Diasaféo: Illustration as Envisioning or Interpretation of the Holy Book in the Works of Marc Chagall and Robert Crumb
“I saw the Bible, I dreamed it. Since childhood, the Bible captivated me. For me it has always been and still is now the greatest source of poetry of all time” used to say Marc Chagall to Franz Meyer. Chagall was commissioned in 1930 to draw a series of illustrations of the Bible, on which occasion he explores similar cultural products and makes some of the most famous drawings of the sacred book. Starting from Chagall’s statement with its obvious applicability on the Christian world and considering the Bible is one of the most read books, I will try to answer some specific questions: what is the link between illustration and the sacred text? What role has the illustration in the representation of the sacred text? Which would be some relevant works of art to the history of biblical illustrations? How do these stories re-appear in illustrations in contemporary times?
The verb diasaféo (to clarify, to present with explanations, to clarify) appears in the Greek version of the Bible and is present only once in the Old Testament, when Moses clarifies at his turn the laws on Mount Sinai. He repeats it, but he also clarifies, explains them. Not only semblance, but also interpretation. Likewise, illustrations made for the biblical text can be only appearances or they can they can explain the text.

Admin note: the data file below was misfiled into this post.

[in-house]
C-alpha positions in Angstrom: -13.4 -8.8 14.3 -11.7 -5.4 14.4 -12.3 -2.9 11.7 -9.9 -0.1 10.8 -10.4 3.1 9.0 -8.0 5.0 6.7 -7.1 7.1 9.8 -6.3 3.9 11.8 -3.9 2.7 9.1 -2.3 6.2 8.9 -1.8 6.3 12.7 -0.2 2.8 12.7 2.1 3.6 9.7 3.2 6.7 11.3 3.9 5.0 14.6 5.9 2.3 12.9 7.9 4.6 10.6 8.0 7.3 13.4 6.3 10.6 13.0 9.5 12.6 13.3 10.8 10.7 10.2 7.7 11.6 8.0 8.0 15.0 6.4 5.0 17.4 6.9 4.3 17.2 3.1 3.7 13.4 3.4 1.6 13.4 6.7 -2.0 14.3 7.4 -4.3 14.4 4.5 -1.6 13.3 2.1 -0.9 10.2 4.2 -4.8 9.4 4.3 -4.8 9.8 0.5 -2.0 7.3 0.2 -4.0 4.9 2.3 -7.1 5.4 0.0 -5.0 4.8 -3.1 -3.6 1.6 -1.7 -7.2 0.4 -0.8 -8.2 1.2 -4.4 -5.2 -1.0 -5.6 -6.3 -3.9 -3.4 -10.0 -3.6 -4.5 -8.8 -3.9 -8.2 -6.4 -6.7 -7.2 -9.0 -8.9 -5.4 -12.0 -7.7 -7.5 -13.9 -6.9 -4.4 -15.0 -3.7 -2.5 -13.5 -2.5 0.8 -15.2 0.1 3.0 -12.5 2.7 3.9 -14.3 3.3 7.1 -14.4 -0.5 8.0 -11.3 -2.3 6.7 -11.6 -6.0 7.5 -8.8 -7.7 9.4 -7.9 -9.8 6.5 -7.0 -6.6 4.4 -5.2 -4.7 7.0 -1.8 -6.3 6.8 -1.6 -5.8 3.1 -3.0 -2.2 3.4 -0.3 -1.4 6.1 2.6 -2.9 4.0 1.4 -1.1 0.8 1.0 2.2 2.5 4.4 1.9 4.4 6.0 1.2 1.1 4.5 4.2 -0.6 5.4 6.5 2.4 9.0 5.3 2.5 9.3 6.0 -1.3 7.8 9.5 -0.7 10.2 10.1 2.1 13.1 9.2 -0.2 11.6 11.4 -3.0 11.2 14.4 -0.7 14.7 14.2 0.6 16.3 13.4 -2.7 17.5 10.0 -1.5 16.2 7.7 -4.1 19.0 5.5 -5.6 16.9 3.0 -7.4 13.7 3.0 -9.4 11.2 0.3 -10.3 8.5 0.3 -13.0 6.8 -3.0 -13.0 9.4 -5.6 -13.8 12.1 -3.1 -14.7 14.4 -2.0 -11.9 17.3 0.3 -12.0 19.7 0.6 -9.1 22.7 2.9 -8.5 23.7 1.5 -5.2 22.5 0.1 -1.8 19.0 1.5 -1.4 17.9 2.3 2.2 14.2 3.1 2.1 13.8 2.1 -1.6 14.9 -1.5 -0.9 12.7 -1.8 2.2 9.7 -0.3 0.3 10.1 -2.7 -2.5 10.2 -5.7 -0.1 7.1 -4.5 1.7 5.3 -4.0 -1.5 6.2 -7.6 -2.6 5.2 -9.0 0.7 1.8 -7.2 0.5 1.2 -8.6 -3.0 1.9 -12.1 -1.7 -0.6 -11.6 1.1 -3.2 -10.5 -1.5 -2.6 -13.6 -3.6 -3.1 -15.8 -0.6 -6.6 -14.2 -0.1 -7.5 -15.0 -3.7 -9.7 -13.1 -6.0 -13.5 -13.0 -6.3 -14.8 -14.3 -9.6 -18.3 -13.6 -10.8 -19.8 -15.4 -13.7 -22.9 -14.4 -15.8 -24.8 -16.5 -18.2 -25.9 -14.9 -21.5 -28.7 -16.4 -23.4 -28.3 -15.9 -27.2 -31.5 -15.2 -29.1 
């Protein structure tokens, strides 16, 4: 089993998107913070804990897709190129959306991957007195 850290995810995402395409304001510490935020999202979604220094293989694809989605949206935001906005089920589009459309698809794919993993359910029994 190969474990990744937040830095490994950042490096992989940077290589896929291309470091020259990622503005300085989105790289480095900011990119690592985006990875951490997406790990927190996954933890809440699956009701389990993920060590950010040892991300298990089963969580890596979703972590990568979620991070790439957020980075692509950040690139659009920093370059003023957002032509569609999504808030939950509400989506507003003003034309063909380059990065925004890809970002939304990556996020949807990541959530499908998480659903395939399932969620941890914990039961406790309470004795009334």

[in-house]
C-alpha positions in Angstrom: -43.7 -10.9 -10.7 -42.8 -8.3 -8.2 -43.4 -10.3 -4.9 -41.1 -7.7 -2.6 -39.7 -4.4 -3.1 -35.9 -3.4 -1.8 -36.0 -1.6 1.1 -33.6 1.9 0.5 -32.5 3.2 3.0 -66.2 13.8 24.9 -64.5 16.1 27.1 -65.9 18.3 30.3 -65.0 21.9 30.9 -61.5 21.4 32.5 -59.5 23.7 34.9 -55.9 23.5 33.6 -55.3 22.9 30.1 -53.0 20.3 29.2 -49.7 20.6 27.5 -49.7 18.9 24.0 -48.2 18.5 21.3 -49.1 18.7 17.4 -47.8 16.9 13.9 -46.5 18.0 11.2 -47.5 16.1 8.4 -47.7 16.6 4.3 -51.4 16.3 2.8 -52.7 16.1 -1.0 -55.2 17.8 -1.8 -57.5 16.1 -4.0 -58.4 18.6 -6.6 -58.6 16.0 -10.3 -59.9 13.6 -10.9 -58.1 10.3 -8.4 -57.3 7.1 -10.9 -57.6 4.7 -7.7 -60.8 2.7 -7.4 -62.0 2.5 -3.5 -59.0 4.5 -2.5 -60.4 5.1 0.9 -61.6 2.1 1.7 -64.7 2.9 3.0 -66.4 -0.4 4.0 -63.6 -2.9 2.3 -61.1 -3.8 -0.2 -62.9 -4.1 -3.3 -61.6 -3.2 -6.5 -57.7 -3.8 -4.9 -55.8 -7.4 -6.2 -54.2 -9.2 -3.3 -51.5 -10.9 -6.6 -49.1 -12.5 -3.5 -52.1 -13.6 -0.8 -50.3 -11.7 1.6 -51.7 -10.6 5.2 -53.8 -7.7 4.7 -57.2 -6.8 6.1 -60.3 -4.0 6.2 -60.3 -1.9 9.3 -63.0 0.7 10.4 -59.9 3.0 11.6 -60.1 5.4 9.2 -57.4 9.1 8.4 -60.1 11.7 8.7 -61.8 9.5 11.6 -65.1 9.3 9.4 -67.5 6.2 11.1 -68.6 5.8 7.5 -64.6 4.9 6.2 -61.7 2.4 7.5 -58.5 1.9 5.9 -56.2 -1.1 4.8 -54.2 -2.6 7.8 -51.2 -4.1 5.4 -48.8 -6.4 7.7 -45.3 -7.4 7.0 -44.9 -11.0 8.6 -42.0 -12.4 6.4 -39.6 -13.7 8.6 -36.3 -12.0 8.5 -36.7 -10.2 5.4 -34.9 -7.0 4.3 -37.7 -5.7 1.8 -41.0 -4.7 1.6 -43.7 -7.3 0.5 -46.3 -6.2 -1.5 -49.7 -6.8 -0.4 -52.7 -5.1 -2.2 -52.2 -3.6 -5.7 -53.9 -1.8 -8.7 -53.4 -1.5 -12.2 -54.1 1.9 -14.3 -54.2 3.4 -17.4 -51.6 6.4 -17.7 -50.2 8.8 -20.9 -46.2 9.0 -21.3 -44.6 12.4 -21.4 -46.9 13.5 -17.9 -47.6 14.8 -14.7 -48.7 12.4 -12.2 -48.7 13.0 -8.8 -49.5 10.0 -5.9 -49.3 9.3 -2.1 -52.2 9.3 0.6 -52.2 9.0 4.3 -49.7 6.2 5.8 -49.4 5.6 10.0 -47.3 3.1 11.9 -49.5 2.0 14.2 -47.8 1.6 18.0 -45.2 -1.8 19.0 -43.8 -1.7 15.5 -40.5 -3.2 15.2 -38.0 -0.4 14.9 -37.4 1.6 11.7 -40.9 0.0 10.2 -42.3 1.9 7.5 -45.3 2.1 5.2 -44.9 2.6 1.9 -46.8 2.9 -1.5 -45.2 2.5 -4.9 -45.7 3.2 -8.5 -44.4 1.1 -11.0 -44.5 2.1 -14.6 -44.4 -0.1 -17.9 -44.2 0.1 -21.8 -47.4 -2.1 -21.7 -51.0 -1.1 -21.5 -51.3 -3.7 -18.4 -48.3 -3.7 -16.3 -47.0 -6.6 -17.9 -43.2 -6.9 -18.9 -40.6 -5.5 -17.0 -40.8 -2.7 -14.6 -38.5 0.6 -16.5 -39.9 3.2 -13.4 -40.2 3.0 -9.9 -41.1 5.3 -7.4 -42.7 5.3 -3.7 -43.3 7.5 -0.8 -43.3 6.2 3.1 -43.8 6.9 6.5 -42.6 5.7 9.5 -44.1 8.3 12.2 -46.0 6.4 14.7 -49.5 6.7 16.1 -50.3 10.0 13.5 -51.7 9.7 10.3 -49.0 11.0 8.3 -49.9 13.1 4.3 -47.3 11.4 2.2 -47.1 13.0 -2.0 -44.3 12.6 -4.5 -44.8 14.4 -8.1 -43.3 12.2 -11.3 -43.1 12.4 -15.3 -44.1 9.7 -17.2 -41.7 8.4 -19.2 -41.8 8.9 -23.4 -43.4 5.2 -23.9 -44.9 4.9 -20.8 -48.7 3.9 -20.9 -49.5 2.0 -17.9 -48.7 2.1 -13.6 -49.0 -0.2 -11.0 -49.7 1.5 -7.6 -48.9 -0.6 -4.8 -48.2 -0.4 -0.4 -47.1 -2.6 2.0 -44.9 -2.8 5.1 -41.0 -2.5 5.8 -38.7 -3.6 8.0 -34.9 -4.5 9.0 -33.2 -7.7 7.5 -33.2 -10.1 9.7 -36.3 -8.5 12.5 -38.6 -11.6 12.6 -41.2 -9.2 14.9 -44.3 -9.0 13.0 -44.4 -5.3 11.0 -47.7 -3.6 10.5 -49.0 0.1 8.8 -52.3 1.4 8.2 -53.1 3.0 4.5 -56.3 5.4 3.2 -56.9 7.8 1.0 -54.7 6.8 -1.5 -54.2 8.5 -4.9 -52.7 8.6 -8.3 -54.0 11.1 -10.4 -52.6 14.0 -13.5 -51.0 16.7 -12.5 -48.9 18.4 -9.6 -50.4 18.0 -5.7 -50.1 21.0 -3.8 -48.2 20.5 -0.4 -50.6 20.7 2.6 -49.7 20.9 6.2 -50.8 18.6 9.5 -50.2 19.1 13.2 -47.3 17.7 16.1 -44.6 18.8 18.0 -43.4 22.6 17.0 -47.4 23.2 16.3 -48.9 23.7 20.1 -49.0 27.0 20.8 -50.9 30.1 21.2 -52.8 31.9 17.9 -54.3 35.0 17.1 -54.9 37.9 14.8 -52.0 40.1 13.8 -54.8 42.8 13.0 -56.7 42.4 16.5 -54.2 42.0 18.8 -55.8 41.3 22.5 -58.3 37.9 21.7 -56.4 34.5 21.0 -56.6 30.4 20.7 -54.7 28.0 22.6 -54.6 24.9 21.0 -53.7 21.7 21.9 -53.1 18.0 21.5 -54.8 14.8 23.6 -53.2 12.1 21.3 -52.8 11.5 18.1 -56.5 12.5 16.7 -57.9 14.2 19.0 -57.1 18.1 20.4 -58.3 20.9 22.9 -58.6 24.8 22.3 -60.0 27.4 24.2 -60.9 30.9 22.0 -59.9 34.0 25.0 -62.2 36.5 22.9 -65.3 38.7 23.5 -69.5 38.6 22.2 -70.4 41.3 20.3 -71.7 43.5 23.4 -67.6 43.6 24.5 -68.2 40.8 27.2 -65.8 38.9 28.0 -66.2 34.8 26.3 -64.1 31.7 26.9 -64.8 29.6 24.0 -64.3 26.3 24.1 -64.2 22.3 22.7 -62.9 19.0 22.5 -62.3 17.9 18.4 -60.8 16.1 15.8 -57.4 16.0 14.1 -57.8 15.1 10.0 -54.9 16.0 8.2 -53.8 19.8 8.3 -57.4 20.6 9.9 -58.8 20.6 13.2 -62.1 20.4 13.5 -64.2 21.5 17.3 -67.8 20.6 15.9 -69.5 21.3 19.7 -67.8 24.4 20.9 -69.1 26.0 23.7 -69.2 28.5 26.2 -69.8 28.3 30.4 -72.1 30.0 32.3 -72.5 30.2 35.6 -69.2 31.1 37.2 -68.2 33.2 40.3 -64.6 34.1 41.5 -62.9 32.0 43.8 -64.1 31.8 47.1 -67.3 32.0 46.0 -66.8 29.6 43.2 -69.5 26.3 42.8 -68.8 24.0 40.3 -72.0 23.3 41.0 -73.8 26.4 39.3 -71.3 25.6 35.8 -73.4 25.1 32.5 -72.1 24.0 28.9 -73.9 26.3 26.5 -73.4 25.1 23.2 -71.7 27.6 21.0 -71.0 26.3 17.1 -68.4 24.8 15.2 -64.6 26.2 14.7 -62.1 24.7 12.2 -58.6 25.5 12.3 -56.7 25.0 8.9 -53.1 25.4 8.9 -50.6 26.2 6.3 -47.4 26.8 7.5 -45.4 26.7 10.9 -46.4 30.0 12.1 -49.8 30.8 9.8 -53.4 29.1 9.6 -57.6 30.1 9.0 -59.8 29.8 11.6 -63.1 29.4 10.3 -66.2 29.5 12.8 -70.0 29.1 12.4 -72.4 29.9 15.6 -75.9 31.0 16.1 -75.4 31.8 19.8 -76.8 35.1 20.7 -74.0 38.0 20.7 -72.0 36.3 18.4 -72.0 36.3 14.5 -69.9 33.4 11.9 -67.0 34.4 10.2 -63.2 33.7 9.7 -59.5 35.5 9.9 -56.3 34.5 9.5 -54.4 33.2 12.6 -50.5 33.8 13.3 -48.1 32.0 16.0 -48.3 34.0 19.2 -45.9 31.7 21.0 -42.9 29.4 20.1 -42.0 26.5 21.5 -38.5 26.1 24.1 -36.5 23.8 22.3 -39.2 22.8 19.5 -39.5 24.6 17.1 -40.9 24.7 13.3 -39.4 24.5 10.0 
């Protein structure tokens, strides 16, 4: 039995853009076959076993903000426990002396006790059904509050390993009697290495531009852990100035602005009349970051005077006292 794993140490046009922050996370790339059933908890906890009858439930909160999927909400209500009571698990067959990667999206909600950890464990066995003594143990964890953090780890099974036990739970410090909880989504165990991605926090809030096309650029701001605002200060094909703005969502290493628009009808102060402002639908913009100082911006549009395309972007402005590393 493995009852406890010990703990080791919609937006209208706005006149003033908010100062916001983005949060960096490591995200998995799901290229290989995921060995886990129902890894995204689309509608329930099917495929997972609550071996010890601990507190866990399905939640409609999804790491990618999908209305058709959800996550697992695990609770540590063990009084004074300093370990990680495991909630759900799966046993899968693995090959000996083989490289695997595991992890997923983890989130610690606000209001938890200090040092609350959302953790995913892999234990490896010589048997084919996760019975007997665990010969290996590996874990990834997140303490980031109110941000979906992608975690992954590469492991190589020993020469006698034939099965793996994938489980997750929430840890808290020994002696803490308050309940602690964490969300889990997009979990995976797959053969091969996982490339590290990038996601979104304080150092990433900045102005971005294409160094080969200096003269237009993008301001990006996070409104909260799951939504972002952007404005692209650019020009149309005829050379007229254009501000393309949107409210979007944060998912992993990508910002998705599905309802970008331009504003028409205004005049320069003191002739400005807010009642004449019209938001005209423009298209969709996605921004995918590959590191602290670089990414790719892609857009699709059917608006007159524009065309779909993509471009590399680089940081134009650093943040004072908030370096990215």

Through two case studies which are highlights in the history of art and that of illustration (painter Marc Chagall and comics artist Robert Crumb) I will try to determine which is the relation between text and illustration. The point of view upon the artworks will be the one stating that the Bible is primarily a mythology, but it is that particular mythology presented by the book that was prevalent in the world of illustration over time in various media. There is on the one hand the text and on the other’s its representation.
Bible, illustration, painting, mythology, comics.